Shoulder > Frozen Shoulder

What is Frozen Shoulder?

The shoulder joint is formed by the junction of three bones: the shoulder blade (scapula), upper arm bone (humerus), and collarbone (clavicle). The middle of the shoulder blade is shaped like a socket and the top of the shoulder blade forms a roof. A water-tight bag composed of ligaments and joint fluid attaches the three bones to each other to form the shoulder joint capsule, which maintains the basic shape of the shoulder joint. Frozen shoulder, the common term for adhesive capsulitis, is a condition that occurs when your shoulder joint capsule becomes inflamed and its tissues contract or stick together. This can cause the joint capsule to tighten, producing pain and a gradual loss of motion, or "freezing," of your shoulder.


There is no single cause of frozen shoulder, and there is debate over which factors do cause this condition. While it is rarely caused by acute trauma, it may stem from an injury to another part of the body that requires the shoulder to be immobilized – for example, a wrist injury in which the shoulder is placed in a sling. Thyroid disease and diabetes also may be associated with frozen shoulder. It has been theorized that frozen shoulder may be caused by an autoimmune reaction, in which the body mistakenly attacks its own tissue, causing an inflammatory reaction.

Considerations and Treatments  

Women make up approximately 70 percent of frozen shoulder cases, and the condition generally affects people between the ages of 40 and 60. 90% of all patients are cured with non-operative treatment, including NSAID'S and a physical therapy stretching program. As motion pf the shoulder improves, pain resolves. 10% of patients are not cured with an exercise program and benefit from manipulation of the shoulder under anesthesia and arthroscopic release of the contracted soft tissue.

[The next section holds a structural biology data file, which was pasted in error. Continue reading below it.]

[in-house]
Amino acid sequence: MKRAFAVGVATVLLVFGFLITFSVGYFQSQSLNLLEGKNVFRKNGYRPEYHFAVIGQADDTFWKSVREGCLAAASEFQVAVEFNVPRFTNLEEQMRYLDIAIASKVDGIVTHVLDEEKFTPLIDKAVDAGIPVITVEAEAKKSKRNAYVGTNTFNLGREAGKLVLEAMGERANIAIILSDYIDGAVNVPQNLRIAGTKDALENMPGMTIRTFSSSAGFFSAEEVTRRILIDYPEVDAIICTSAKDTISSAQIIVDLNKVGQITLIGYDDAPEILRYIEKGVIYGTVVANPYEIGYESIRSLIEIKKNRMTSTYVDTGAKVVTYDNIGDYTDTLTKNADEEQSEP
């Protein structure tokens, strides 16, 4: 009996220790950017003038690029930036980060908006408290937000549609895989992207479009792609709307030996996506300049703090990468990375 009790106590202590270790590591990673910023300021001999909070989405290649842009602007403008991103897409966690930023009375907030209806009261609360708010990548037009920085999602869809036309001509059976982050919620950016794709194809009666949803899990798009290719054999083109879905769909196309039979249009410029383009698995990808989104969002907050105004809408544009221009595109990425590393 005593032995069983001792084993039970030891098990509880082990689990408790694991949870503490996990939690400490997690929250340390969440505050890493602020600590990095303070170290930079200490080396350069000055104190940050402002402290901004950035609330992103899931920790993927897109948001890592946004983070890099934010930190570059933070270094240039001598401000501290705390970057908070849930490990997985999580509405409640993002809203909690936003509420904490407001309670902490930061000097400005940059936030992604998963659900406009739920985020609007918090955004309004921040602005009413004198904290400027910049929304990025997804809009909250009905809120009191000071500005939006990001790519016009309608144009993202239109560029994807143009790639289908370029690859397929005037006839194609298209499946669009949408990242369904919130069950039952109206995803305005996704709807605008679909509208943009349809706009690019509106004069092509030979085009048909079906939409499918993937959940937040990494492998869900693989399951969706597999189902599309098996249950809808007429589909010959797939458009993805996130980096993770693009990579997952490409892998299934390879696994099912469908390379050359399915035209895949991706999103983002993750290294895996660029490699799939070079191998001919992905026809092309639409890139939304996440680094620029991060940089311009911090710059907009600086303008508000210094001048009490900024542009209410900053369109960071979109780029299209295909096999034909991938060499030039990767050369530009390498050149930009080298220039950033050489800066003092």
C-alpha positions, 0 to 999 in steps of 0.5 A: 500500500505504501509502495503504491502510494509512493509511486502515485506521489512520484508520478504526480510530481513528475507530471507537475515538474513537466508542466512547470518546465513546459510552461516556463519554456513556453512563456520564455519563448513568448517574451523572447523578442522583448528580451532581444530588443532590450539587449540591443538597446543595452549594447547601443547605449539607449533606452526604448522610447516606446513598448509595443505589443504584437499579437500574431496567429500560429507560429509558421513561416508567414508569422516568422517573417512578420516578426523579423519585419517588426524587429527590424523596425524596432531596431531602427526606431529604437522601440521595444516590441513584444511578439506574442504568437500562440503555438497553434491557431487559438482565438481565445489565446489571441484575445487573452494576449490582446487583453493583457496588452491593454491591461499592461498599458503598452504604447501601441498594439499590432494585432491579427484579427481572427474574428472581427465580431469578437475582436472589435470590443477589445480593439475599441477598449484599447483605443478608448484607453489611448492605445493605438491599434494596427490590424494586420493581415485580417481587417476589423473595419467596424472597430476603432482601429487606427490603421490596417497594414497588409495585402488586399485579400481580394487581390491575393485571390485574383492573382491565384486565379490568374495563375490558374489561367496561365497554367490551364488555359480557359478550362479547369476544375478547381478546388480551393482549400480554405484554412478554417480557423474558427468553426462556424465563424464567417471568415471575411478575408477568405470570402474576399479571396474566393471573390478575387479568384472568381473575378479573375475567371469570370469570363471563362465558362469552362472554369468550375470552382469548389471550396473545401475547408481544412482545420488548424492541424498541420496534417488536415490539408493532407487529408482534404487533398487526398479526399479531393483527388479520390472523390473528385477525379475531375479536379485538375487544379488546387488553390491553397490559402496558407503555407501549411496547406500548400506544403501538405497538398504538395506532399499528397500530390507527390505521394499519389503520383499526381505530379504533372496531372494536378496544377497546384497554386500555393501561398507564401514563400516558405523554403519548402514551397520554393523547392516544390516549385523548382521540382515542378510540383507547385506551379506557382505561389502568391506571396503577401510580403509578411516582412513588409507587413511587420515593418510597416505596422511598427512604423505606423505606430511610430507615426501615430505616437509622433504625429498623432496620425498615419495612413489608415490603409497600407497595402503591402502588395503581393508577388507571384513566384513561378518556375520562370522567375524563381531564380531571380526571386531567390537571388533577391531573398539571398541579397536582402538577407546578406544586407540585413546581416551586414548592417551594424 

Orthopedic Evaluation [top]

There usually are three parts to an orthopedic evaluation: medical history, a physical examination, and tests that your physician may order. Your physician will ask specific questions, particularly regarding any activities that may have caused your pain. You will be asked when the soreness or pain began, where in your shoulder it occurs, and, most important, if you have noticed any decrease in your shoulder’s range of motion since the onset of pain. You also will be asked if have had any prior shoulder injuries, and about any treatments you have tried in the past. Physicians also typically ask about other conditions, such as arthritis, diabetes, and thyroid disease, and medications currently being taken. You may also be asked about your physical and athletic goals – information that will help your physician decide what treatment might be best for you in achieving those goals.


To differentiate frozen shoulder from other shoulder injuries such as impingement syndrome or rotator cuff tears, your physician will closely examine your shoulder’s range of motion during a variety of arm motions, both assisted and unassisted. For example, if you are unable to make certain arm movements on your own but are able to do so with your physician’s assistance, you may have suffered a rotator cuff tear. This can also be determined by a manual test of your rotator cuff muscles. Another test your physician may perform is to press down on your shoulder blade (scapula) while rotating your arm internally and externally.

TESTS [top]

Your physician will order X-rays to rule out any abnormalities in your shoulder. In addition, MRI (magnetic resonance imaging) may be used to rule out other underlying conditions as sources of pain and inflammation, such as impingement or a rotator cuff tear.

Rest, Anti-Inflammatories, Physical Therapy
Manipulation Under Anesthesia
Surgical Capsular Release

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